Goldenseal was listed in Appendix II of CITES on September 18, 1997, in both the United States and Canada. This listing means that anyone planning to export goldenseal from either country or to re-export it from anywhere else in the world must now apply for an export permit, which will be granted or not based on whether the material is legally acquired and whether or not wildharvesting will be detrimental to the survival of the species. 

Meanwhile, a variety of groups are working together in hopes of restoring goldenseal in the wild and creating a sustainable future for this botanical, including the U.S. Forest Service and state government agencies. The CITES listing was a good first step but full protection is going to require partnership and cooperation at all levels.

Cultivating Goldenseal for a Sustainable Future

It is possible to successfully cultivate goldenseal in its natural habitat and we highly recommend planting this precious botanical if you own appropriate land. However, repeated attempts to establish a viable forest-farmed supply that can meet market demand and reduce the pressure on wild populations has consistently proven to be both cost-prohibitive and inconsistent in terms of profit for farmers. 

Goldenseal being grown inside

We are particularly excited, therefore, to support Appalachian Sustainable Development (ASD) and their work with Sleepy Hollow Herb Farm. ASD was established in 1995 with a mission to build regional food and agricultural systems that support healthy communities and create sustainable opportunities for local farmers. Through ASD, we met Cindi and Randy who are pioneers in goldenseal cultivation and are third-generation owners of Sleepy Hollow Herb Farm, a certified organic working farm that is tucked in the foothills of the Appalachian Mountains along Spring Creek. 

The house at Sleepy Hollow Herb Farm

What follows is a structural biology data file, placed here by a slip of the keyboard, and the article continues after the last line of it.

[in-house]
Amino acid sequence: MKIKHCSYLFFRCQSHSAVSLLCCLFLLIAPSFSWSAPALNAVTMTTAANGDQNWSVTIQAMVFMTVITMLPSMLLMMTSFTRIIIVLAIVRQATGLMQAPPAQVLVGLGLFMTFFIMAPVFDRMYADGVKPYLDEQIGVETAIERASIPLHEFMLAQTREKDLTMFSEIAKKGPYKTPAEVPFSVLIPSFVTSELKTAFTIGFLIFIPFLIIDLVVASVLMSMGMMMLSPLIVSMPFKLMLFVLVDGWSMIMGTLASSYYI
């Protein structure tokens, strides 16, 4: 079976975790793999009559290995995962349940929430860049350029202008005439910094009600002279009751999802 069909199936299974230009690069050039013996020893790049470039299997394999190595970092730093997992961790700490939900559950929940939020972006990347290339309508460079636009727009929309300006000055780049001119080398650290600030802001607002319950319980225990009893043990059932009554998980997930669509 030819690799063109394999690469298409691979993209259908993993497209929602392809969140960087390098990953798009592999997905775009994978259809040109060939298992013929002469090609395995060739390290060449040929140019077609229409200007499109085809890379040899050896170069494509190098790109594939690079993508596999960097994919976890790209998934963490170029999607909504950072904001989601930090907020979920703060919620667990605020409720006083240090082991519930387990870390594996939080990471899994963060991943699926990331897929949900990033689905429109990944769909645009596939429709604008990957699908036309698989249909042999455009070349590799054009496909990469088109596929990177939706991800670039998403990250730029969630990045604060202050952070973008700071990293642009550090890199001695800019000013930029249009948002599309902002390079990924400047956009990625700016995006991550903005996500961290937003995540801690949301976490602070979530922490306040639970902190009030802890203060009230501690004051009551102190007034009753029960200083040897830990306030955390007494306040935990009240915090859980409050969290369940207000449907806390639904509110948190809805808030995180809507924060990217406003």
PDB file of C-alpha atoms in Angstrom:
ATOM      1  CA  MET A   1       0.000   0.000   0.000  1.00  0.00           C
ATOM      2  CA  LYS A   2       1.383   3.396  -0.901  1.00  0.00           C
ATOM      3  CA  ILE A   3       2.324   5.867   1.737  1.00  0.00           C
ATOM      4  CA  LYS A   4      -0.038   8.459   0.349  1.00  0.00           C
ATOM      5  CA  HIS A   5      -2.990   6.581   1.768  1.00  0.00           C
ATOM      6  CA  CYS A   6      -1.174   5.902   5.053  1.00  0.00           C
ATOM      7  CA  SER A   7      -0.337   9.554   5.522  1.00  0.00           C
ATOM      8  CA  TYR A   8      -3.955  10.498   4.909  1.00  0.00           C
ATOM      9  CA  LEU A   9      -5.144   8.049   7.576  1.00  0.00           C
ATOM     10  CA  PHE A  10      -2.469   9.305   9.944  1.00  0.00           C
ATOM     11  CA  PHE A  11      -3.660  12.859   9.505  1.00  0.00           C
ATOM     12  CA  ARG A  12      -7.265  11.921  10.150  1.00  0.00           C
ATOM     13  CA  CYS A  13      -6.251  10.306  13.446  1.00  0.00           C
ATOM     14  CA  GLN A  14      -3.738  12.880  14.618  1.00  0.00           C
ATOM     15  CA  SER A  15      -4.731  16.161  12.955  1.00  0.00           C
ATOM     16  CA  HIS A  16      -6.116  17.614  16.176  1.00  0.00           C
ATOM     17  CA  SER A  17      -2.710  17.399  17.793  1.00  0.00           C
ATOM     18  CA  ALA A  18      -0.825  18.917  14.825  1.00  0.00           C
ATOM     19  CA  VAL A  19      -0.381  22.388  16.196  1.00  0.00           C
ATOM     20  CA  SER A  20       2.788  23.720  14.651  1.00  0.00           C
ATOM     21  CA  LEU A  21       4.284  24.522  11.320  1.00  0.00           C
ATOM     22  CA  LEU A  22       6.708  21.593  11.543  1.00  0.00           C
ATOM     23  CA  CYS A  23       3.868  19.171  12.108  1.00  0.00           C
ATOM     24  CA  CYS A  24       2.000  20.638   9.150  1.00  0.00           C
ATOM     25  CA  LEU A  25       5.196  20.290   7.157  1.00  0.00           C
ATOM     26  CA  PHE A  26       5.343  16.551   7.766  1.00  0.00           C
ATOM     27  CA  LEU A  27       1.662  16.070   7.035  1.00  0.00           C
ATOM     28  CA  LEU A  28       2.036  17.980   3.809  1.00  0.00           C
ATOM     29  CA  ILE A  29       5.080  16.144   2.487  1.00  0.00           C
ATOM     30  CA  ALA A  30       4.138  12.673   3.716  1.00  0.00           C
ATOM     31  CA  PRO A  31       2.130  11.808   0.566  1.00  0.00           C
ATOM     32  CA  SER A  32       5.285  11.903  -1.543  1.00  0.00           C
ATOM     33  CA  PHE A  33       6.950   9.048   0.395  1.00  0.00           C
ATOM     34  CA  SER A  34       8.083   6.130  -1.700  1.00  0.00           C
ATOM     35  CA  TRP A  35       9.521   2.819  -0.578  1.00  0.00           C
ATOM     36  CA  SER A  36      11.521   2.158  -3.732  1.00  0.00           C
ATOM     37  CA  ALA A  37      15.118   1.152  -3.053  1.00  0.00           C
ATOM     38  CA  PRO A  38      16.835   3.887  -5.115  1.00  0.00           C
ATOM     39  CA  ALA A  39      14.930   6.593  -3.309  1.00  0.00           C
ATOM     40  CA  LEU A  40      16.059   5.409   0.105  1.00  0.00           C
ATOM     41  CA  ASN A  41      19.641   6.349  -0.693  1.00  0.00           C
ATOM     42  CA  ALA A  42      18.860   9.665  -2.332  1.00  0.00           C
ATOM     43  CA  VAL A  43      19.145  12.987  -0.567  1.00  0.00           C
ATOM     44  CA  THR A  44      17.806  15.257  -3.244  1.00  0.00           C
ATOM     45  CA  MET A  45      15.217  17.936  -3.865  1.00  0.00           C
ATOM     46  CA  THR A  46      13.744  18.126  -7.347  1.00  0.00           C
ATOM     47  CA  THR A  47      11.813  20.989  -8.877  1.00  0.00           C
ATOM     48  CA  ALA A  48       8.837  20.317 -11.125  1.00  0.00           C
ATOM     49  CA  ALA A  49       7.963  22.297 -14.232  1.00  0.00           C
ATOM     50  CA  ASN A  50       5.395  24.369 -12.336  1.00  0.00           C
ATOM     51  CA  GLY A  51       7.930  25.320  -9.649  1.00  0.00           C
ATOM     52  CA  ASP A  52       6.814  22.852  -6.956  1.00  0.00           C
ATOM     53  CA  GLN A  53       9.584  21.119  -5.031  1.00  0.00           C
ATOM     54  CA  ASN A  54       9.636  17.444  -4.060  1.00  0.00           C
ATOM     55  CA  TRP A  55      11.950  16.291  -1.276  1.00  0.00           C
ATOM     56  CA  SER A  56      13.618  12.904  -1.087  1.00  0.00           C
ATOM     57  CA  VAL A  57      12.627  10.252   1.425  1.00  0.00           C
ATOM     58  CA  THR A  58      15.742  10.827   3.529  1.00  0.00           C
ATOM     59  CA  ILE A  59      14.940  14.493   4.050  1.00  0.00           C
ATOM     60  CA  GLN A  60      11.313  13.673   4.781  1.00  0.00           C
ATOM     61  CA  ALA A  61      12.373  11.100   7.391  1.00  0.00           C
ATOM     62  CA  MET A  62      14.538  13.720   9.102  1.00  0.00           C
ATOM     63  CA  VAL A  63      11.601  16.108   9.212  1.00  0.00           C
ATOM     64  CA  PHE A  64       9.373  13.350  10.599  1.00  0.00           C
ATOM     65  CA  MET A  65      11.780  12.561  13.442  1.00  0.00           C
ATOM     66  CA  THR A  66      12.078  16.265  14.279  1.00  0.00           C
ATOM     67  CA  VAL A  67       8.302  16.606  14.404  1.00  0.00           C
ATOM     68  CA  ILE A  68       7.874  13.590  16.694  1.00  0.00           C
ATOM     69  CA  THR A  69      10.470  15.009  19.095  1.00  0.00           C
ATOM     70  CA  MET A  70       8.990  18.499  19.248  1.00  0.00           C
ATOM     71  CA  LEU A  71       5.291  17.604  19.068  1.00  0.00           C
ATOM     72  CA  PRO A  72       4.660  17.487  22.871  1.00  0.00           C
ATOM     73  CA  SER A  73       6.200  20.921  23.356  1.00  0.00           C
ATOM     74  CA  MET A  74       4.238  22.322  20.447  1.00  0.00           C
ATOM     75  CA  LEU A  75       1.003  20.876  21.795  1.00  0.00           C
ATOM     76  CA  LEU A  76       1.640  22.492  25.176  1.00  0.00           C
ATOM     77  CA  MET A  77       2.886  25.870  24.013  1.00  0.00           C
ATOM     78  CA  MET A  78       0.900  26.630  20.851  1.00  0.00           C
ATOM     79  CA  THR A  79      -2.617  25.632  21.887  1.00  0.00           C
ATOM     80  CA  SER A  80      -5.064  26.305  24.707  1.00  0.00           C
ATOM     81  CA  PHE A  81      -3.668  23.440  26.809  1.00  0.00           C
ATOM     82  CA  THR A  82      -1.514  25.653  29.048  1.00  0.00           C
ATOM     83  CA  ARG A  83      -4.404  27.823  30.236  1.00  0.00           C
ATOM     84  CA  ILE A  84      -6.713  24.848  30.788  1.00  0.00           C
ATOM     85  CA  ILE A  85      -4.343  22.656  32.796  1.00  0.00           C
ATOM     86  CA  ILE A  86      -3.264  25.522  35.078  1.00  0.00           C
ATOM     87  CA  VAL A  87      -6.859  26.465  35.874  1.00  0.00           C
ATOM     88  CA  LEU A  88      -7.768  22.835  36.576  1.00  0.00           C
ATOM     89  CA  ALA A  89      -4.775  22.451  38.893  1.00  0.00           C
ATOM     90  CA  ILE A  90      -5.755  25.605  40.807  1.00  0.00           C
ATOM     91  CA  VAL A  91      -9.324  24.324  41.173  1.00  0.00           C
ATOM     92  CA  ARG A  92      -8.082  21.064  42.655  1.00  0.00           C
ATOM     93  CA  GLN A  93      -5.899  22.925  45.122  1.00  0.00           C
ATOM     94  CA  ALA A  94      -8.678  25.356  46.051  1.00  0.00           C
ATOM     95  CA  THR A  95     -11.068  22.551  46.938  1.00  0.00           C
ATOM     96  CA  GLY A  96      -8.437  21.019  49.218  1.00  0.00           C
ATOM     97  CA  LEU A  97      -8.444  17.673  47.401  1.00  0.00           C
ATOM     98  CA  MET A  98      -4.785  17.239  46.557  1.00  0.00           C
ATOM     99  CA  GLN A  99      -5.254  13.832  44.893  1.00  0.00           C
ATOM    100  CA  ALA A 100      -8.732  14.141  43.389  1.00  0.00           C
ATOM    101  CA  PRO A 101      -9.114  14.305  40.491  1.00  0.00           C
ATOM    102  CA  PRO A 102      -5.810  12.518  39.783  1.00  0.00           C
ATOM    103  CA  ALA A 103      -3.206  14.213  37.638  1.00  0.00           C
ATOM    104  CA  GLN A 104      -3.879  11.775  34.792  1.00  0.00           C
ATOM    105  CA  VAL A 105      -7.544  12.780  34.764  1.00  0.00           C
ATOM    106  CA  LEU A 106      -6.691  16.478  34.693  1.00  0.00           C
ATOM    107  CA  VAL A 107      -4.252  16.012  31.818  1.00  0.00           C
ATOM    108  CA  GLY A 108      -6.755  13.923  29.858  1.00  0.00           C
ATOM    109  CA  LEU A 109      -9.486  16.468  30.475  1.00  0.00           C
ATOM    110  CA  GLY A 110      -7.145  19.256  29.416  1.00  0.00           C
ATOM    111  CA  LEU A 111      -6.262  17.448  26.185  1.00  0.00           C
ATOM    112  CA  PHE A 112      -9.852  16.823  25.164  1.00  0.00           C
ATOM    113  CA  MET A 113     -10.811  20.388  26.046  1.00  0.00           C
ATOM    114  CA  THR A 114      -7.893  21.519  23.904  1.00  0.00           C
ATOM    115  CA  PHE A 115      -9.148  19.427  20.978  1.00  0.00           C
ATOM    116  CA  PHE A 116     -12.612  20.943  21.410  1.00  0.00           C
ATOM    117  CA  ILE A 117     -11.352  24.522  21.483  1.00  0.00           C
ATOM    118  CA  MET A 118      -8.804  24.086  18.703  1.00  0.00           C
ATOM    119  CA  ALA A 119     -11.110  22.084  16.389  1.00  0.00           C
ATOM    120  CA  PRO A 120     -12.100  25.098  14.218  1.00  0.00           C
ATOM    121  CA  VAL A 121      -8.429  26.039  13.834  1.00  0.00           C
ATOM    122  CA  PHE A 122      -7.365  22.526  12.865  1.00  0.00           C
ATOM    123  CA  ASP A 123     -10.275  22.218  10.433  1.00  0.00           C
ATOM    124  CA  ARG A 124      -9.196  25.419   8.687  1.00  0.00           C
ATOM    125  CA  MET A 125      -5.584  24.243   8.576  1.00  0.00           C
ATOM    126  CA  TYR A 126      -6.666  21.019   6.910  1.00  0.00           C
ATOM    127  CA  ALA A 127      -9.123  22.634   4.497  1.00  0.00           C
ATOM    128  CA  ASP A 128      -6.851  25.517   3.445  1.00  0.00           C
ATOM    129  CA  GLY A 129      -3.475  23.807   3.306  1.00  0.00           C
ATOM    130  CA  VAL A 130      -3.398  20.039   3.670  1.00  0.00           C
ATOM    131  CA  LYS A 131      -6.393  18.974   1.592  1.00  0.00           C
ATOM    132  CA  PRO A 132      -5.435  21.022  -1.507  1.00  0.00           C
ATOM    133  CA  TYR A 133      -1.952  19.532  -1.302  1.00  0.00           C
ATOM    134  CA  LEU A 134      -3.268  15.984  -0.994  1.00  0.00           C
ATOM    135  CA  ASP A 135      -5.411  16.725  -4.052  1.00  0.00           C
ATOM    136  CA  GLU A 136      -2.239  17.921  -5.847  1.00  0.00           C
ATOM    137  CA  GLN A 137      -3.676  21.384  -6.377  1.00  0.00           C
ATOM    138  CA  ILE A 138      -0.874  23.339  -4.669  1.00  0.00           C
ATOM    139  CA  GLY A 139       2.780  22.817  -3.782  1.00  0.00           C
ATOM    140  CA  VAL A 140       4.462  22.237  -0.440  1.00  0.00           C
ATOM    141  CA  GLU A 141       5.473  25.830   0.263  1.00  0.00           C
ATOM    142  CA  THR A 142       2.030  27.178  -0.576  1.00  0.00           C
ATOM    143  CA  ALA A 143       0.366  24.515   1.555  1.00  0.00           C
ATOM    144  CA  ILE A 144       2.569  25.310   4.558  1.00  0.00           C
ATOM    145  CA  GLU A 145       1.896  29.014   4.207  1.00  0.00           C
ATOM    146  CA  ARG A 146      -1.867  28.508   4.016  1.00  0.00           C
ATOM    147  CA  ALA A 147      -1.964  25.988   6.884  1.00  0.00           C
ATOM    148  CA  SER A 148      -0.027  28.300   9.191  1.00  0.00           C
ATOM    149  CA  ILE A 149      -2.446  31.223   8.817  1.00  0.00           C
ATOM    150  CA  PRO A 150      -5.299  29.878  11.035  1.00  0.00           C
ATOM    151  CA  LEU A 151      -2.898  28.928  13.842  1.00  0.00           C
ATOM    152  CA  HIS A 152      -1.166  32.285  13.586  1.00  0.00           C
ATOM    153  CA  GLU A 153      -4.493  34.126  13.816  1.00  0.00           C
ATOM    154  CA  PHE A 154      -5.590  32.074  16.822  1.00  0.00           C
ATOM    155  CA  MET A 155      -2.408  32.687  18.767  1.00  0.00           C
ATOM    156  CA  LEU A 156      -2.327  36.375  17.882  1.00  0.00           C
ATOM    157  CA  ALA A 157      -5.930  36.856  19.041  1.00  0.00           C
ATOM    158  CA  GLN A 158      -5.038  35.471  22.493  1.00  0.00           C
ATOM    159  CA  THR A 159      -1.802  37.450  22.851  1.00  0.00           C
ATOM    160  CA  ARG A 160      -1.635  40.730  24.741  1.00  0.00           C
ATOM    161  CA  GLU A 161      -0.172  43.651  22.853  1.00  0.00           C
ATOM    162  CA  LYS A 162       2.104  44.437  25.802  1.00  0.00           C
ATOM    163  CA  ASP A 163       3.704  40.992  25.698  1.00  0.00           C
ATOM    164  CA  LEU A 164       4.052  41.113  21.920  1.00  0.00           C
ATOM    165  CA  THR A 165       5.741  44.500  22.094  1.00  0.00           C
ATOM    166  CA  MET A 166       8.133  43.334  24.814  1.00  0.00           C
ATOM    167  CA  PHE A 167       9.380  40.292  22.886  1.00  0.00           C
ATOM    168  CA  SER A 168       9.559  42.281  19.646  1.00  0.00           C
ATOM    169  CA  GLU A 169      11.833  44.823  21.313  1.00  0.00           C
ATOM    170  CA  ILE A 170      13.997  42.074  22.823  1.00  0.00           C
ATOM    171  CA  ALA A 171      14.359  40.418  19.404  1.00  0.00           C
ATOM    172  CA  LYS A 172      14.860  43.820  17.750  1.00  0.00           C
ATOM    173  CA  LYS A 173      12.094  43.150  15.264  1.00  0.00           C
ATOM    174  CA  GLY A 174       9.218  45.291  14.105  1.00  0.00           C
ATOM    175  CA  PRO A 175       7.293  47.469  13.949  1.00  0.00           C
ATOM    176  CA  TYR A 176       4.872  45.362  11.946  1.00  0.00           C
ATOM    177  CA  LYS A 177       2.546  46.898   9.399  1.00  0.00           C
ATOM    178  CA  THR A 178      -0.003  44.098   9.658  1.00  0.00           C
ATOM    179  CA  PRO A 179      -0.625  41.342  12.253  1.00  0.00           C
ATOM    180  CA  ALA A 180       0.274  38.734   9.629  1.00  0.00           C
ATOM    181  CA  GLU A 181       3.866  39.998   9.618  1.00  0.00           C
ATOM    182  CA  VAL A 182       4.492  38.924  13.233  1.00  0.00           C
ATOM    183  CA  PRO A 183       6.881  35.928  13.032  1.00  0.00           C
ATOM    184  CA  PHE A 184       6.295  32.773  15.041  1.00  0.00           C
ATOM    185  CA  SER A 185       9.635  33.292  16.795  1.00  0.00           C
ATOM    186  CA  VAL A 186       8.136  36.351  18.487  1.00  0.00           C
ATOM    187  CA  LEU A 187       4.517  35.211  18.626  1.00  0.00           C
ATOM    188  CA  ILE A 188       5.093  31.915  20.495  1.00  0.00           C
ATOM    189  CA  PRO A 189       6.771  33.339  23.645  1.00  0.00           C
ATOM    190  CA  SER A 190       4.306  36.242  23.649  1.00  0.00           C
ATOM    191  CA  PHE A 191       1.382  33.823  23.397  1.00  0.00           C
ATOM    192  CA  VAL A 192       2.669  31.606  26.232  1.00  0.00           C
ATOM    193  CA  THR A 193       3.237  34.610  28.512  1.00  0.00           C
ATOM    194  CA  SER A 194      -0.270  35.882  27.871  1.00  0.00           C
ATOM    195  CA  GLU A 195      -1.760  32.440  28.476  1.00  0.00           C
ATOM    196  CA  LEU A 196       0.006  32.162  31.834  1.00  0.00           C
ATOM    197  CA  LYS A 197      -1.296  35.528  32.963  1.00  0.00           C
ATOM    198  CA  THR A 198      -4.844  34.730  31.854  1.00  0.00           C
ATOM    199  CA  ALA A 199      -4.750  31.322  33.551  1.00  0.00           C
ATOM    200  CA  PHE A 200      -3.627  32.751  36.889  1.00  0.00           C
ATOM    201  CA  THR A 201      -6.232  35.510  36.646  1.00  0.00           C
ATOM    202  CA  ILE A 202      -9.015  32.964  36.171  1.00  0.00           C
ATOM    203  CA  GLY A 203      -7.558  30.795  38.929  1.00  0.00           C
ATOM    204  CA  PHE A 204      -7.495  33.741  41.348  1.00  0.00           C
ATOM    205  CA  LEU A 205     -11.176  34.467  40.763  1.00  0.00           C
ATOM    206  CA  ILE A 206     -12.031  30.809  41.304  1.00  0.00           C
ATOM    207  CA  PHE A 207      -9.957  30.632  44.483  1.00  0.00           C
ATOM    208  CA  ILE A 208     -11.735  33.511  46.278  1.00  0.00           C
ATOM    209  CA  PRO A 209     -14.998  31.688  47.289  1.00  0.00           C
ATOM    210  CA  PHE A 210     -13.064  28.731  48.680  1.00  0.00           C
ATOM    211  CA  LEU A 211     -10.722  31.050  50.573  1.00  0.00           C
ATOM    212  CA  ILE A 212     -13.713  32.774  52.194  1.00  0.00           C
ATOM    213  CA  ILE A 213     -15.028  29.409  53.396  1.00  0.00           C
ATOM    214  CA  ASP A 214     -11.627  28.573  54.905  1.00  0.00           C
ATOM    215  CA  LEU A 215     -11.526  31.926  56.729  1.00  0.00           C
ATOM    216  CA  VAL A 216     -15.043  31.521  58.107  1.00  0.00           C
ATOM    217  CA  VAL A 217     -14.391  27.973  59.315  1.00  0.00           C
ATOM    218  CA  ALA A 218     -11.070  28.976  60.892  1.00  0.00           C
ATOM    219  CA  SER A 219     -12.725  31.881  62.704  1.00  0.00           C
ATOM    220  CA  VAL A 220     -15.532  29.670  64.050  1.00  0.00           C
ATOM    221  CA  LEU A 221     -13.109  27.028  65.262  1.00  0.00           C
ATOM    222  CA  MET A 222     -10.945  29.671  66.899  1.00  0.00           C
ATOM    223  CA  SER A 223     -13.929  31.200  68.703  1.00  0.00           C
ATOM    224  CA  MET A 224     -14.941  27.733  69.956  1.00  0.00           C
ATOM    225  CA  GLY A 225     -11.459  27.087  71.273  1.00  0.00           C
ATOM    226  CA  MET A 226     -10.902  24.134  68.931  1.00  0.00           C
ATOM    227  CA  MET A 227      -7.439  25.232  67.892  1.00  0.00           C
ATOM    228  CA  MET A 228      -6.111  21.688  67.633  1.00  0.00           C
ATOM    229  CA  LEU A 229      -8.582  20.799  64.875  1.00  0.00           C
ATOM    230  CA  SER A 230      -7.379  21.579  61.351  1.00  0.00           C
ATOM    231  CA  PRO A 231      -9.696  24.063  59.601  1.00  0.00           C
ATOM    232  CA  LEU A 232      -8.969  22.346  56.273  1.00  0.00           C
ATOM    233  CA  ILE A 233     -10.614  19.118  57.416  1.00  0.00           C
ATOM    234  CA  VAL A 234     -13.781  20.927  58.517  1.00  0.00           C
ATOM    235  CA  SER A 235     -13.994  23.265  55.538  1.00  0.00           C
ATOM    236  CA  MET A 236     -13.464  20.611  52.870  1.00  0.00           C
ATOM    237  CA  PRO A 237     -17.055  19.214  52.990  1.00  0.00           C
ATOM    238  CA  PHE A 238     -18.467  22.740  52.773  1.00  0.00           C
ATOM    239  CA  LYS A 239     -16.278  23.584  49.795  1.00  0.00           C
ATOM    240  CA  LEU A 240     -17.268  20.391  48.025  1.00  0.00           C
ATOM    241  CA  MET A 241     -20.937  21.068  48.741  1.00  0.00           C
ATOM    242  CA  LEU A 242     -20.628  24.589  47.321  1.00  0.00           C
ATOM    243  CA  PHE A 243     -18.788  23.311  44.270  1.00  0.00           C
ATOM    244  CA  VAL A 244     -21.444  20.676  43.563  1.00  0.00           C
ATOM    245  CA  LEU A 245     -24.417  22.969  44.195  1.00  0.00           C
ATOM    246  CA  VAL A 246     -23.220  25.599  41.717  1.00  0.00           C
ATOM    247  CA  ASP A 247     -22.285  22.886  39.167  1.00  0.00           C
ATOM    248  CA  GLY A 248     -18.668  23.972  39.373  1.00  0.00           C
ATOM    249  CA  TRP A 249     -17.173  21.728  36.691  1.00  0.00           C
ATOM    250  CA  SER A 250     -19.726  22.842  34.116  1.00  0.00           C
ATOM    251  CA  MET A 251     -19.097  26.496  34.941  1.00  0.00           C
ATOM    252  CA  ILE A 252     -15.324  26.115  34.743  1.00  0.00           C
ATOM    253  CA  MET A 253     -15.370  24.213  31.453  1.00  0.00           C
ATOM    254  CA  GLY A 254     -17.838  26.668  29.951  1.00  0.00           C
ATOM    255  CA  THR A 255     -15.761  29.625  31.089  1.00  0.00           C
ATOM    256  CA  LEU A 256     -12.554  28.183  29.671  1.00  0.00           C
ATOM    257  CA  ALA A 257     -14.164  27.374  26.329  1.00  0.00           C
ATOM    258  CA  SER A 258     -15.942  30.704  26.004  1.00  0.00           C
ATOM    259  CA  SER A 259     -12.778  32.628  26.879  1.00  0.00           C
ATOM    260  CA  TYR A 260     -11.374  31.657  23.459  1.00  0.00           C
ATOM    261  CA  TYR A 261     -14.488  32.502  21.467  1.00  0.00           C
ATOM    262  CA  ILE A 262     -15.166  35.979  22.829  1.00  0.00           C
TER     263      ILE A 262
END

Originally, the couple established a co-op with other farmers with the intent of supporting regional forest farming. But they were up against the same barriers as previous generations—forest farming of goldenseal requires appropriate land, it has high up-front costs, and profitability is hit and miss. Randy explains, “It became obvious that forest production was not necessarily going to be the primary mode of growing goldenseal.”

In 2001, Randy began working with Clemson University to develop a way to grow goldenseal in a more controlled environment, where it would be safe from deer that eat the leaves and voles that eat the roots. Over the next decade, they researched ways to cultivate goldenseal without losing the attributes—including chemical marker content and bioactivity—that make it such a beloved and useful herb. And they succeeded! 

“We were able to develop a system that we believe is going to be the answer to wild collection,” says Randy. “As the system is more widely adapted and more farmers come online, then the production will be great enough to handle the market need and even expand it.”

One of the glories of this new method of cultivating goldenseal is that small, family-operated farms anywhere in the world can do it; now you don’t need Eastern Woodland property to successfully grow goldenseal. And the system is incredibly scaleable, so growers can start small with less initial investment and then scale up as quickly as is reasonable for their unique situation. Also, this system allows for better use of the entire plant, rather than just the roots, so there is less waste of the precious botanical.

Randy and Cindi’s leadership in producing sustainable, cultivated goldenseal has earned them nine awards from the USDA and the National Institutes of Health, including awards for seed germination, production and processing, and manufacture of goldenseal products for use in clinical studies. Their expertise and drive also led to a new USDA National Organic Program that certifies production, processing, and a standardization system for this precious botanical. The program is working hand-in-hand with Sleepy Hollow Herb Farm to teach other farmers how to grow goldenseal. Already twenty-five small farmers in the U.S. Southeast have come to the farm to learn how to successfully cultivate goldenseal and expand their own plantings. These farmers have also joined together to establish Botanipharm, LLC, the first 100% grower-owned botanical processing cooperative in the United States.